of it where the route number is usually displayed. Assuming it was the
#02 Medical Shuttle, I hopped on board. It was packed with a bunch of
high school kids. The driver yelled back at them to make a seat for me,
and to my surprise not just one but several kids got up and offered me
their seat.

The bus took off. But instead of turning right once we got up the street,
it turned left. I was on the wrong bus. Instead of the #02 Medical Shuttle,
it seemed that I had caught the #666 But To Nowhere. We passed by the
apartment where my ex-girlfriend lives (or used to live, perhaps). I looked
up at the patio, where we had sat on so many nights drinking wine and talking
about everything in the universe. It made me sad thinking about it.

The girl sitting next to me had a violin case. "Is that a violin?" I
asked her. "Yeah" she said. "I've been playing about seven years now."
I told her that I used to play when I was younger and asked her who she
was studying with. She said that she wasn't studying with anyone at the
moment, just playing in her school orchestra, but had formerly studied
with a woman who played in the Spokane Symphony.

The bus continued south. I didn't know the route. Some buses here in
Spokane make their routes rather quickly before they head back to town.
And some don't. I went up and asked the driver when they would reach the
end point of the route. "We'll be there about 3:50" he said. I looked at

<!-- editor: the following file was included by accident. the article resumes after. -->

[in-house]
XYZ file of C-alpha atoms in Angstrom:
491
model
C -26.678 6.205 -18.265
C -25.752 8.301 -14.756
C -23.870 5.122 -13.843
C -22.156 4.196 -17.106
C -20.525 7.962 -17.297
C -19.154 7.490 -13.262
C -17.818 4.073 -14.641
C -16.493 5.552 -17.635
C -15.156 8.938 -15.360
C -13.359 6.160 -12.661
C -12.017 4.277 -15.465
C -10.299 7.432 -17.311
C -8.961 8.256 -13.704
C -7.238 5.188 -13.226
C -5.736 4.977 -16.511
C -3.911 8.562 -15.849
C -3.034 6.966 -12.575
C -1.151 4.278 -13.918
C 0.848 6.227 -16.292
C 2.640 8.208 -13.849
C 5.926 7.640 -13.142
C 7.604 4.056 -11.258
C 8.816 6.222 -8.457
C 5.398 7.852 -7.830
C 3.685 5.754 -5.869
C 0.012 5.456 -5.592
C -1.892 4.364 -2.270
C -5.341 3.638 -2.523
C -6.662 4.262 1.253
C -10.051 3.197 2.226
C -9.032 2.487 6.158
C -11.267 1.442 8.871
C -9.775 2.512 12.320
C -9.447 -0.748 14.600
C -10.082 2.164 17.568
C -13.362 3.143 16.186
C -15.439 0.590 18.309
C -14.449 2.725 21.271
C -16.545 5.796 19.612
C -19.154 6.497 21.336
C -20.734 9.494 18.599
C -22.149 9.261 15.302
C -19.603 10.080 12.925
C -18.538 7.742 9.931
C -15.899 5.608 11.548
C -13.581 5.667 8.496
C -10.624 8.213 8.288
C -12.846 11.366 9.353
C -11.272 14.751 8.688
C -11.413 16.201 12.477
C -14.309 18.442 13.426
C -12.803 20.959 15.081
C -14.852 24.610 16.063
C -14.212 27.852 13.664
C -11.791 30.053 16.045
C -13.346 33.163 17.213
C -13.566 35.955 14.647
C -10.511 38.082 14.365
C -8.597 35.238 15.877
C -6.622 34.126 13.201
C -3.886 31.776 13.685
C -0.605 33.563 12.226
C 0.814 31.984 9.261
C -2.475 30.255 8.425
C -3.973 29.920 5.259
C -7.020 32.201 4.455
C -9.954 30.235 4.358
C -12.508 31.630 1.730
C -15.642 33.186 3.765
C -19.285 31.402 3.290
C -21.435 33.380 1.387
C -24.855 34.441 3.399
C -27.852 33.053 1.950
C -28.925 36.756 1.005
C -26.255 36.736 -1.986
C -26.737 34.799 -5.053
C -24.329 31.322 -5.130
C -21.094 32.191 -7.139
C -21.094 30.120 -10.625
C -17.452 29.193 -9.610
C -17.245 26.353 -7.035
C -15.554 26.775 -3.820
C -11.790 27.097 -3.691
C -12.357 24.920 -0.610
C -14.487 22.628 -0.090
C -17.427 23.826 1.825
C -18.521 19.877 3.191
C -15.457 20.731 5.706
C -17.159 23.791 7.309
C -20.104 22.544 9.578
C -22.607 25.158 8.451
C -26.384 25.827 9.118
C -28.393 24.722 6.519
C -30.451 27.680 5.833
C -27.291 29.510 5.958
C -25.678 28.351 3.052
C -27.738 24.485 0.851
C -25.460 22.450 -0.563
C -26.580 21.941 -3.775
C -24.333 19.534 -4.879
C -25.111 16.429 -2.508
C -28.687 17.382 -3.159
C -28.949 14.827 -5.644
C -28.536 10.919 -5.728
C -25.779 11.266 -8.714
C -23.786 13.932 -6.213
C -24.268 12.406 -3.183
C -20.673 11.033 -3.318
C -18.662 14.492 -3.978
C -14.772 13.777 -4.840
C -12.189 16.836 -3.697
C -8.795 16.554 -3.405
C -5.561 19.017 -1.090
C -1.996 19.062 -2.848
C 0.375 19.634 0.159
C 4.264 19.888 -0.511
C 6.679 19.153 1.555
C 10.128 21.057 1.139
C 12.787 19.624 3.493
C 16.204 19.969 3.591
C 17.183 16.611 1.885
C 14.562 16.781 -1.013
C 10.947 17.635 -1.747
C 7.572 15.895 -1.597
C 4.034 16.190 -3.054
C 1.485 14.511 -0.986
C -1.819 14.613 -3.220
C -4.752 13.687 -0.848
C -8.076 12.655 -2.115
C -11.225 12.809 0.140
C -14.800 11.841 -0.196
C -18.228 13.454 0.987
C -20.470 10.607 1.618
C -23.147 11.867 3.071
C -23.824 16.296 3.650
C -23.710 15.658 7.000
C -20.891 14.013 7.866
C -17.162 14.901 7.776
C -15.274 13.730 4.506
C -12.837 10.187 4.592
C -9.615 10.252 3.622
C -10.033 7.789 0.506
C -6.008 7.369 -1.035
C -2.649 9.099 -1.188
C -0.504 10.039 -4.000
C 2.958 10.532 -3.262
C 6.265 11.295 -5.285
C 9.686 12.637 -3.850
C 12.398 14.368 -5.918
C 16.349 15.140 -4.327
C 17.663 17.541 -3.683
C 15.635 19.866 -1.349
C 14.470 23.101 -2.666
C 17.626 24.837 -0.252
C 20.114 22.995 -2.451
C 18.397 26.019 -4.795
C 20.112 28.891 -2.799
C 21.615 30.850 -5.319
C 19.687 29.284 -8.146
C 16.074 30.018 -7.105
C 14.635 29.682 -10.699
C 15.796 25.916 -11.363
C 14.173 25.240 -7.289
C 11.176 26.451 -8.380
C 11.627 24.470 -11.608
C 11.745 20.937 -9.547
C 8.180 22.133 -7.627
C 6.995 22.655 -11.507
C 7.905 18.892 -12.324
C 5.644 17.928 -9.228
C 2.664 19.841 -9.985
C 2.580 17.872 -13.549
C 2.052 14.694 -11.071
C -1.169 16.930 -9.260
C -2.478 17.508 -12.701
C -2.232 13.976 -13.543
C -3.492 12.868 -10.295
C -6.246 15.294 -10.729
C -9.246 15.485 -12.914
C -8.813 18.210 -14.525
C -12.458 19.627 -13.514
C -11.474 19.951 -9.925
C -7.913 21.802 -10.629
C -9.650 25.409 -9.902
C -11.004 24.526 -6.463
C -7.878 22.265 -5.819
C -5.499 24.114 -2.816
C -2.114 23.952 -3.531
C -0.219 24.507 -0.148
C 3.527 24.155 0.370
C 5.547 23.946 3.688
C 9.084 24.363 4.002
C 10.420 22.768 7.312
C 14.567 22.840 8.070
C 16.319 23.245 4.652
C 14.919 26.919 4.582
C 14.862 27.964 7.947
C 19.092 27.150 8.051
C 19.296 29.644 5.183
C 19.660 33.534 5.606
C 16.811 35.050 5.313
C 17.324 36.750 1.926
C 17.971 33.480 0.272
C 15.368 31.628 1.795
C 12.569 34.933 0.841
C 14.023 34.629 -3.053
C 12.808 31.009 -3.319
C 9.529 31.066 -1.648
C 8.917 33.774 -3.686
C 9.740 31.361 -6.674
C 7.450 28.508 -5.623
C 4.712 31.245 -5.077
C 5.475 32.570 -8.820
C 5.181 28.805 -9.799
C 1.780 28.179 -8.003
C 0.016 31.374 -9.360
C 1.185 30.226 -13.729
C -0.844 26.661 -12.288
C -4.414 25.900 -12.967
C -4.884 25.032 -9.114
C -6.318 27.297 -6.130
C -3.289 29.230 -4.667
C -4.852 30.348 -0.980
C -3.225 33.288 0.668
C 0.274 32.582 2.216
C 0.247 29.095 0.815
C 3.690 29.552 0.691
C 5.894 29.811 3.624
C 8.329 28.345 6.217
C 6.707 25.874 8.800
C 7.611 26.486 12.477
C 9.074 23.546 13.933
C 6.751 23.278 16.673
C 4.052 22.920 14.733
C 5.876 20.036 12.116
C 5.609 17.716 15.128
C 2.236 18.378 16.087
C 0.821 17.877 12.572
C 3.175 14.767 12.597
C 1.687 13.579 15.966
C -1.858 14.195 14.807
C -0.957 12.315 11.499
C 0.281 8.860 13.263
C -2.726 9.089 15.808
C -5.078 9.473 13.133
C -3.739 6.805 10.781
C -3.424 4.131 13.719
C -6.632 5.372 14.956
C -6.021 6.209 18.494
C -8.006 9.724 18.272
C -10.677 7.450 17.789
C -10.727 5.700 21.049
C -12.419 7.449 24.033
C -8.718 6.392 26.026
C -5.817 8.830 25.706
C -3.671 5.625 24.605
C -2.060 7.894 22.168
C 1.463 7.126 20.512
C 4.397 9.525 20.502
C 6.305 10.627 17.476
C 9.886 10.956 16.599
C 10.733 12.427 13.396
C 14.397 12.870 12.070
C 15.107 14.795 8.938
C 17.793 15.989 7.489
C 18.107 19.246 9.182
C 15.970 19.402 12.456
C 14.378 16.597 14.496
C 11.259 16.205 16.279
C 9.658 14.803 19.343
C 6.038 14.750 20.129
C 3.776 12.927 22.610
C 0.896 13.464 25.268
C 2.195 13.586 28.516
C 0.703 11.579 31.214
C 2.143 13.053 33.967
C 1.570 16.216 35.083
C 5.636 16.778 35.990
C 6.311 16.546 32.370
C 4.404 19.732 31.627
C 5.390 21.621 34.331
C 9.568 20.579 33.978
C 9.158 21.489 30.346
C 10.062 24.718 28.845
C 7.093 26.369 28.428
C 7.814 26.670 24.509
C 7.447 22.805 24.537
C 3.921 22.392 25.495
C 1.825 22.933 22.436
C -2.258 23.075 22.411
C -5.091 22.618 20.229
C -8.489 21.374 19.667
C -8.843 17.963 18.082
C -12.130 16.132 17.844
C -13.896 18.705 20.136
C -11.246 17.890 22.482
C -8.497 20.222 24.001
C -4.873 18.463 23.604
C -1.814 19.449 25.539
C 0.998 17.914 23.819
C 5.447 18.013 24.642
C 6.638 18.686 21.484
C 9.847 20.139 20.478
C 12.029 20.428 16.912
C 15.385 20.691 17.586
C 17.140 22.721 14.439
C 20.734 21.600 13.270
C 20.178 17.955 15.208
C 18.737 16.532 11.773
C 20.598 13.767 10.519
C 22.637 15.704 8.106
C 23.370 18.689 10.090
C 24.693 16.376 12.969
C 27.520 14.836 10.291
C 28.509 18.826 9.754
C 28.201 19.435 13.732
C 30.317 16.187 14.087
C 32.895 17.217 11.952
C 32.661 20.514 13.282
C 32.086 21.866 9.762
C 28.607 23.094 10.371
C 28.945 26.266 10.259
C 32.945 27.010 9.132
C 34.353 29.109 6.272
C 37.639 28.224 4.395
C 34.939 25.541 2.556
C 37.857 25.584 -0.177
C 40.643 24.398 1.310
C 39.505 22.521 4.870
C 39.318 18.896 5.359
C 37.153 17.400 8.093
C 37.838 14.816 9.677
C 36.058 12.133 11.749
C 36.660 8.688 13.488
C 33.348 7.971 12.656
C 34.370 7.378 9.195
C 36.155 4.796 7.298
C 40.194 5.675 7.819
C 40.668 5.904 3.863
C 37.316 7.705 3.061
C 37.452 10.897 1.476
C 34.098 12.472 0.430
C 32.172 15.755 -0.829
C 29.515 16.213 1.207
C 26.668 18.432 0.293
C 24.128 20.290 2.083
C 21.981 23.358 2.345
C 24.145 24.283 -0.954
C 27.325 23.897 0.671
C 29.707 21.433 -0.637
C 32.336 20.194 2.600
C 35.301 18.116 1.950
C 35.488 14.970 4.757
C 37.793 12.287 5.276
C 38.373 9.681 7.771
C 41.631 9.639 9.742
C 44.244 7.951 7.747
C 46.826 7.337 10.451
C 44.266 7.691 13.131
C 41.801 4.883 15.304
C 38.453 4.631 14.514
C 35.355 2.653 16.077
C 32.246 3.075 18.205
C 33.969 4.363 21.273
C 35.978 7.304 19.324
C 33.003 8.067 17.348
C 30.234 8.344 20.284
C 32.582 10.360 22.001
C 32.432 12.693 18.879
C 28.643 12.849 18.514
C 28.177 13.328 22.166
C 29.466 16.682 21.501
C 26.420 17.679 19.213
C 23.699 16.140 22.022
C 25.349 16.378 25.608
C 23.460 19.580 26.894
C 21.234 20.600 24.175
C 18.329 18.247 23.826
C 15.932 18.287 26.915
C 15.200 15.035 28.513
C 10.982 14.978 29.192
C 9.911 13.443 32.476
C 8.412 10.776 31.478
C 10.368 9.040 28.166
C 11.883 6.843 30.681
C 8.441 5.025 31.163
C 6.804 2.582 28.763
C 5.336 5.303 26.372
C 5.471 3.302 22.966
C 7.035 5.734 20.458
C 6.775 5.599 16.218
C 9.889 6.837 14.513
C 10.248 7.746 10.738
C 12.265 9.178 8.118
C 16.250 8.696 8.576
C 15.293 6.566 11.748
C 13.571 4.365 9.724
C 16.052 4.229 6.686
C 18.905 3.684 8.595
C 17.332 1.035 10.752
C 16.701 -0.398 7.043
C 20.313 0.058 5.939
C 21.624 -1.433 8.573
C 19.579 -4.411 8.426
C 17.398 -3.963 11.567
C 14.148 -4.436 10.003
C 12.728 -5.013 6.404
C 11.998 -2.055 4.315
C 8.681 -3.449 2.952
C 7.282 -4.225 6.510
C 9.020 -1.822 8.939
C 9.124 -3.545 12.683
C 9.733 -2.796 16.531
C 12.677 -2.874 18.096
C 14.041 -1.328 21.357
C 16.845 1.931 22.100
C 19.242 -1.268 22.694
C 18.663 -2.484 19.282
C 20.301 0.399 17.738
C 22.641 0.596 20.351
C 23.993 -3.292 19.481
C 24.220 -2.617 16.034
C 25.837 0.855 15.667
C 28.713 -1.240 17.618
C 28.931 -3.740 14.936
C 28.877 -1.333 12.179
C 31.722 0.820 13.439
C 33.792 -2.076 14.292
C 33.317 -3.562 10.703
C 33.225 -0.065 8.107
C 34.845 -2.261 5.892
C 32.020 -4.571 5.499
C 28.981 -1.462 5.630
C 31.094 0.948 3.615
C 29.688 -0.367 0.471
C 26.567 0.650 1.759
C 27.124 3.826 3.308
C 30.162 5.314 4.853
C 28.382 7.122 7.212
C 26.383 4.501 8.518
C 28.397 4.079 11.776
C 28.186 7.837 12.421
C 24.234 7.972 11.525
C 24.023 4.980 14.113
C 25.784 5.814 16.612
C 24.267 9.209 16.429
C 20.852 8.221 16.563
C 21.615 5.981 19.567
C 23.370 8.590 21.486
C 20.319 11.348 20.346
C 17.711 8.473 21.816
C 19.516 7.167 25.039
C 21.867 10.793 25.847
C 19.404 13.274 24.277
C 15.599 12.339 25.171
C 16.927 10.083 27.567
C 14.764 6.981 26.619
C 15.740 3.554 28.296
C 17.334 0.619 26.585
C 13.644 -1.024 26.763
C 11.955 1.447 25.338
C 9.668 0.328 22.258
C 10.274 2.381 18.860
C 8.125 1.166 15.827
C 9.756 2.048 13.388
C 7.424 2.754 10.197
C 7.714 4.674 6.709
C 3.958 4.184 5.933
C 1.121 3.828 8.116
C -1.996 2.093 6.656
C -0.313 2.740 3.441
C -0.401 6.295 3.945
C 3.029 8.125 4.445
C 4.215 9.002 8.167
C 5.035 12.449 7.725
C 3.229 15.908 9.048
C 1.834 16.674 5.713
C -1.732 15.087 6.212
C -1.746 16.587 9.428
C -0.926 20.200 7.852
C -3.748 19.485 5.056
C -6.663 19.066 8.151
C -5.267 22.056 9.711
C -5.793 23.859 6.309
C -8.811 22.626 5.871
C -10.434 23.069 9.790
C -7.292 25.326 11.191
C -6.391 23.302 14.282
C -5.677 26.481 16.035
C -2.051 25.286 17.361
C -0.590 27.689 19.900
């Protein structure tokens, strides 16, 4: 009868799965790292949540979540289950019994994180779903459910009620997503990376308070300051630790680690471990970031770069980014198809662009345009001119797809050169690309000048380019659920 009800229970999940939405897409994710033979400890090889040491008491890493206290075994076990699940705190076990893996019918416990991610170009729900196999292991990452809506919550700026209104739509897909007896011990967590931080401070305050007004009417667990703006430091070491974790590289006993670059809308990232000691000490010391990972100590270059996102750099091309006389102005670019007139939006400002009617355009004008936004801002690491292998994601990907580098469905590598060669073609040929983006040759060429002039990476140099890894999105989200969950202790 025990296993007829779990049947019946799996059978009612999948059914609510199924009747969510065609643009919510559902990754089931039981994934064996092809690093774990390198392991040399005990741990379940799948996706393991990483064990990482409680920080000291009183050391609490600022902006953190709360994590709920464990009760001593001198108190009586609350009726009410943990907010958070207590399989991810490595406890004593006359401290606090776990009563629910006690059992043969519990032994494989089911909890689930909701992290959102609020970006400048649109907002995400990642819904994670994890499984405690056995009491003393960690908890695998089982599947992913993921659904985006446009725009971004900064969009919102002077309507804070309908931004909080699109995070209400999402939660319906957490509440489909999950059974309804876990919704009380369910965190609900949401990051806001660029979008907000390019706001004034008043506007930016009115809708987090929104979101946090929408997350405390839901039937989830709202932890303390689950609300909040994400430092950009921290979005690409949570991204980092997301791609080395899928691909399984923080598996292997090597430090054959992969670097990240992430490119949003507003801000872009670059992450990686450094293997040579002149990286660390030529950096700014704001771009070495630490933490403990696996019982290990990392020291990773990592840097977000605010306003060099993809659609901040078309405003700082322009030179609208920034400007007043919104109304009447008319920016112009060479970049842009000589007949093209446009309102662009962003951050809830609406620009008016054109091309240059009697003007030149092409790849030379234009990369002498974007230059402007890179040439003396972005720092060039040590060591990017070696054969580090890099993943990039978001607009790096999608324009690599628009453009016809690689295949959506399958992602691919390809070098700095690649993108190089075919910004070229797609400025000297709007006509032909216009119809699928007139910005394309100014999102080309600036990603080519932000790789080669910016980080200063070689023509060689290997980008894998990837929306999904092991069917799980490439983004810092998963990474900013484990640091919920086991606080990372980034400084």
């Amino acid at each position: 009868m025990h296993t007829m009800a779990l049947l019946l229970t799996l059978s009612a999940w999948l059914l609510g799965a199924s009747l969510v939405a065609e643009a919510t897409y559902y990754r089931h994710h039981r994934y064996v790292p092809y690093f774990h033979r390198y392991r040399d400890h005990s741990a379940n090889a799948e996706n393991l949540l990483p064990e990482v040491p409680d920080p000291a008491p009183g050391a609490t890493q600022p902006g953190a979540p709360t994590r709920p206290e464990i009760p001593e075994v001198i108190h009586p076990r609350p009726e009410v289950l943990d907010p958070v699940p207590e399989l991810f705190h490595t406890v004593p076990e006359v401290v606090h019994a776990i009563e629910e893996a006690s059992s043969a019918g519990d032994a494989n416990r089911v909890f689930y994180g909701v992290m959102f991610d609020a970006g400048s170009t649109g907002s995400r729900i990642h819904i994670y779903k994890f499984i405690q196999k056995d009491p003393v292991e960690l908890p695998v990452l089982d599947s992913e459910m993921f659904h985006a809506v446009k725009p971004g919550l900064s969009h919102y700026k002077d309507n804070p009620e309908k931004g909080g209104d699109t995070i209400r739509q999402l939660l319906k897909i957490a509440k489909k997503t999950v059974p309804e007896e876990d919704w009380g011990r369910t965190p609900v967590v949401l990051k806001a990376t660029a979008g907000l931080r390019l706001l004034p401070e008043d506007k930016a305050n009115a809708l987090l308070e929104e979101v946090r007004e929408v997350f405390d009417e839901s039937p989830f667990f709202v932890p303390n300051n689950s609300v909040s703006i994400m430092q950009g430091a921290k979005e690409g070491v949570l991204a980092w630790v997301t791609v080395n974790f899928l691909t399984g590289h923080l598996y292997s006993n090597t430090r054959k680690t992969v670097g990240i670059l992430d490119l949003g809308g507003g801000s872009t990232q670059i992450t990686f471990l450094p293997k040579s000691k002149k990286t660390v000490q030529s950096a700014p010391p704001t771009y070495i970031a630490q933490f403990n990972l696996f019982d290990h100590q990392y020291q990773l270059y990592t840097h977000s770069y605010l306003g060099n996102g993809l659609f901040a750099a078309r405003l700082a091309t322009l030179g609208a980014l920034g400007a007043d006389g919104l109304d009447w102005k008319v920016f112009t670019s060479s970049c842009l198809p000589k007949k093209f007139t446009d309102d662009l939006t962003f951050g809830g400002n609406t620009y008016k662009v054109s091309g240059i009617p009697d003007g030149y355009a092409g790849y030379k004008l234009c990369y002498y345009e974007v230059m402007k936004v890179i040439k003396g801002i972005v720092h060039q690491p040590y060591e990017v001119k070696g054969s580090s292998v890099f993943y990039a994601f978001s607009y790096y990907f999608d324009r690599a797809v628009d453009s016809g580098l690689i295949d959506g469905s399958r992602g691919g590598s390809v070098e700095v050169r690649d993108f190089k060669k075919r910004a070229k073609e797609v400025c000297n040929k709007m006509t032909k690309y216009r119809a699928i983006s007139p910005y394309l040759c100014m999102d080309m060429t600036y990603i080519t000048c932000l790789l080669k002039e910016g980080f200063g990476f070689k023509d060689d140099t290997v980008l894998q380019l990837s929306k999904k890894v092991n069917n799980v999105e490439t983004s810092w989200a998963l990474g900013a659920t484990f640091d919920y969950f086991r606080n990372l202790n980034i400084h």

my watch. It was 3:05. That meant I had 45 minutes just to get to the
end of the route, plus all the return time back to town. Or about an
hour and a half. Hell, I thought, I could take a bus to St. Regis,
Montana in that amount of time. I asked the driver if there was going to
be a bus on that route going back the other way. He told me that it had
already passed us. So I asked him if there was another route within a
few blocks or so of the current one that I might walk to for a bus back
in. He said there was one, the #44 29th Avenue, that was coming up in a
few blocks.

I went back to my seat for a few minutes. Then the driver called me up.
"See that bus coming towards us?" He said. "It'll stop there by that
fire hydrant. You might make it if you run."

Run? I don't think the guy knew all of the facts. Run?

I jumped off the bus. I ran. In fact I not only ran, but I ran across
the four lanes of traffic coming against me, causing all of them to stop
for me, not really caring at that point as it seemed that even getting